Durable goods jump 3.3 percent, boosted by orders for transportation equipment. Also this week: Procter & Gamble turns to former CEO, extended jobless claims hit post-recession lows, and Ben Bernanke speaks to Congress.
Durable goods on the rise: According to the Commerce Department, orders for durable goods from manufacturers jumped by 3.3 percent ($7.15 billion) in April, far exceeding analysts’ expectations. Most of that increase ($5.09 billion) was in orders for transportation equipment. Also, orders for vehicles increased 1.9 percent. Aircraft orders rebounded as well, by 26 percent. The only dim spot in the report was shipping of durable goods, down by 0.6 percent.
“We are probably in for another month or two of declining shipments during the spring,” Paul Edelstein, director of financial economics at IHSGlobal Insight, wrote via e-mail analysis. “But if orders continue on their current pace, shipments should rebound in the summer. But clearly, the mini-boom in manufacturing over the previous two quarters is over, and the sector is settling into a softer growth trajectory that is more consistent with the overall economy.”
P&G brings back former CEO: If the current chief executive officer isn't working out, why not bring back the former guy? That's the strategy Procter & Gamble Co. is using, announcing Thursday that former CEO A.G. Lafley would take the reins of the maker of Tide, Crest, Pampers, and other household products. He replaces CEO Bob McDonald, who will retire June 30.
Although it has a commanding presence in US households, P&G has struggled to grow sales in emerging markets overseas – a strategy that Mr. Lafley himself initiated before he retired in 2009. The sudden leadership move may have more to do with morale than strategy. Known as a charismatic leader, Lafley told the Associated Press that he would continue the company's strategic course, which has reaped some results recently by cutting costs, introducing new products, and focusing on core developed markets as well as developing ones.
On Friday, the day after the announcement, P&G's stock jumped up 4 percent.
Jobless claims get back on track: Following an unexpected rise two weeks ago, the number of people applying for unemployment benefits dropped by 23,000 to 340,000 claims last week, according to the Labor Department. Continuing claims, meanwhile, fell to 2,912,000 from 3,024,000 from the week before, their lowest level since 2008. “Continuing claims have been steadily improving in recent months and now stand 11.7% below year-ago levels,” Barclays Research economist Cooper Howes wrote in an e-mailed analysis. “This week’s data cover the survey week for the May BLS employment report and, in our view, suggest that the separation side of the labor market has improved since April.”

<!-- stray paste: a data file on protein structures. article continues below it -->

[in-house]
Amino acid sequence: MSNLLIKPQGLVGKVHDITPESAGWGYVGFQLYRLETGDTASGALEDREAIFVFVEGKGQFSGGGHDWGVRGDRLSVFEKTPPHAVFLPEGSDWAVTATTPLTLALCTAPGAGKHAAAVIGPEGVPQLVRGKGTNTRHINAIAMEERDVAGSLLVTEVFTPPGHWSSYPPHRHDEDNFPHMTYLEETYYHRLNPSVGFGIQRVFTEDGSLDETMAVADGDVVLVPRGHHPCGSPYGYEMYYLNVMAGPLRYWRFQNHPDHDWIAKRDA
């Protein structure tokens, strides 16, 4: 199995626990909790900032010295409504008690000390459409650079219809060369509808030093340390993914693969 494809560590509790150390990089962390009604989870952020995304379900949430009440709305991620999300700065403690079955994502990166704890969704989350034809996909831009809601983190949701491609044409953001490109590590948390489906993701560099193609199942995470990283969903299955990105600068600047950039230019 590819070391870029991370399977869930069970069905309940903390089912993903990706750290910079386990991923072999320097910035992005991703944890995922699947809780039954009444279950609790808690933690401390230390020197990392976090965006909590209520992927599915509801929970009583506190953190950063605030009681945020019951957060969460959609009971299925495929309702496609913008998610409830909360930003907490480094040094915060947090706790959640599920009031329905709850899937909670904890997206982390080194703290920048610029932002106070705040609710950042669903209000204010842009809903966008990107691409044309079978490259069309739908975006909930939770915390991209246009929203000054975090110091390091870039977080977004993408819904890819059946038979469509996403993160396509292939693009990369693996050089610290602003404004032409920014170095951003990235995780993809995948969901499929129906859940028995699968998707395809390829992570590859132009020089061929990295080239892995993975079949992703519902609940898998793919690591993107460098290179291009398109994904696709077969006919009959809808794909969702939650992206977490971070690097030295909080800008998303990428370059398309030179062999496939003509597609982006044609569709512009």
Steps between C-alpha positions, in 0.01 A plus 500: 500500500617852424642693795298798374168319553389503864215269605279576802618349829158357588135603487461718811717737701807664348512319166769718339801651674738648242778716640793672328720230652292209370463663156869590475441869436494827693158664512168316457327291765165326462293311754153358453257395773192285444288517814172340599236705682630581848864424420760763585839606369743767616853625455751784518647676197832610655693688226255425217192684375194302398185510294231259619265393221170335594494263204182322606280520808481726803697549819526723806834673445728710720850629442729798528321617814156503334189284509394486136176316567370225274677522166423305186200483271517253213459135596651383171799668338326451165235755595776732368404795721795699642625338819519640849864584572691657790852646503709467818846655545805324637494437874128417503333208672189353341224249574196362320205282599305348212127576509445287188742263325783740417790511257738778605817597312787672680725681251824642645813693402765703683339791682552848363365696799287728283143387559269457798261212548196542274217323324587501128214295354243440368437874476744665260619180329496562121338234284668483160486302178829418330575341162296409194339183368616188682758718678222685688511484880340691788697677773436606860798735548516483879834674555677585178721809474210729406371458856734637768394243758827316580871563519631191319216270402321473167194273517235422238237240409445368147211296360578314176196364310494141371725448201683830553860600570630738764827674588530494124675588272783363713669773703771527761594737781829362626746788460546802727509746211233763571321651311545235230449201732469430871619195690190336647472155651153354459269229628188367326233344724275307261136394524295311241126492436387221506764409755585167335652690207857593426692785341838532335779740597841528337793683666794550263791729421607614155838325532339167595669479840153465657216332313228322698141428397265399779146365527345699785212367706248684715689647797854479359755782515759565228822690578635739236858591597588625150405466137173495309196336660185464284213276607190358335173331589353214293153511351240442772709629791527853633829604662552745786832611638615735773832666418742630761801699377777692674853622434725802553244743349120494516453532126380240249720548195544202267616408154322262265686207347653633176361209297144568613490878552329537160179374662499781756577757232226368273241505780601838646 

Bernanke goes to Congress: Federal Reserve chief Ben Bernanke testified before Congress’s Joint Economic Committee Wednesday. In wide-ranging remarks, he warned that withdrawing Fed stimulus too soon could stall economic recovery. The Fed chief pointed to fiscal policies as a drag on growth – “In particular the expiration of the payroll tax cut, the enactment of tax increases, the effects of the budget caps on discretionary spending, the onset of sequestration, and the declines in defense spending for overseas military operations are expected, collectively, to exert a substantial drag on the economy this year,” he said.
You can read Bernanke’s full testimony on the Fed’s website.
Things get worse Abercrombie & Fitch. On the heels of the controversy surrounding the apparel brand’s exclusion of plus-sized customers, Abercrombie & Fitch posted dismal financial numbers for the first quarter, with same-store sales plunging 15 percent. Abercrombie stock fell 10 percent on the news. CEO Mike Jeffries blamed most of the loss on inventory shortages.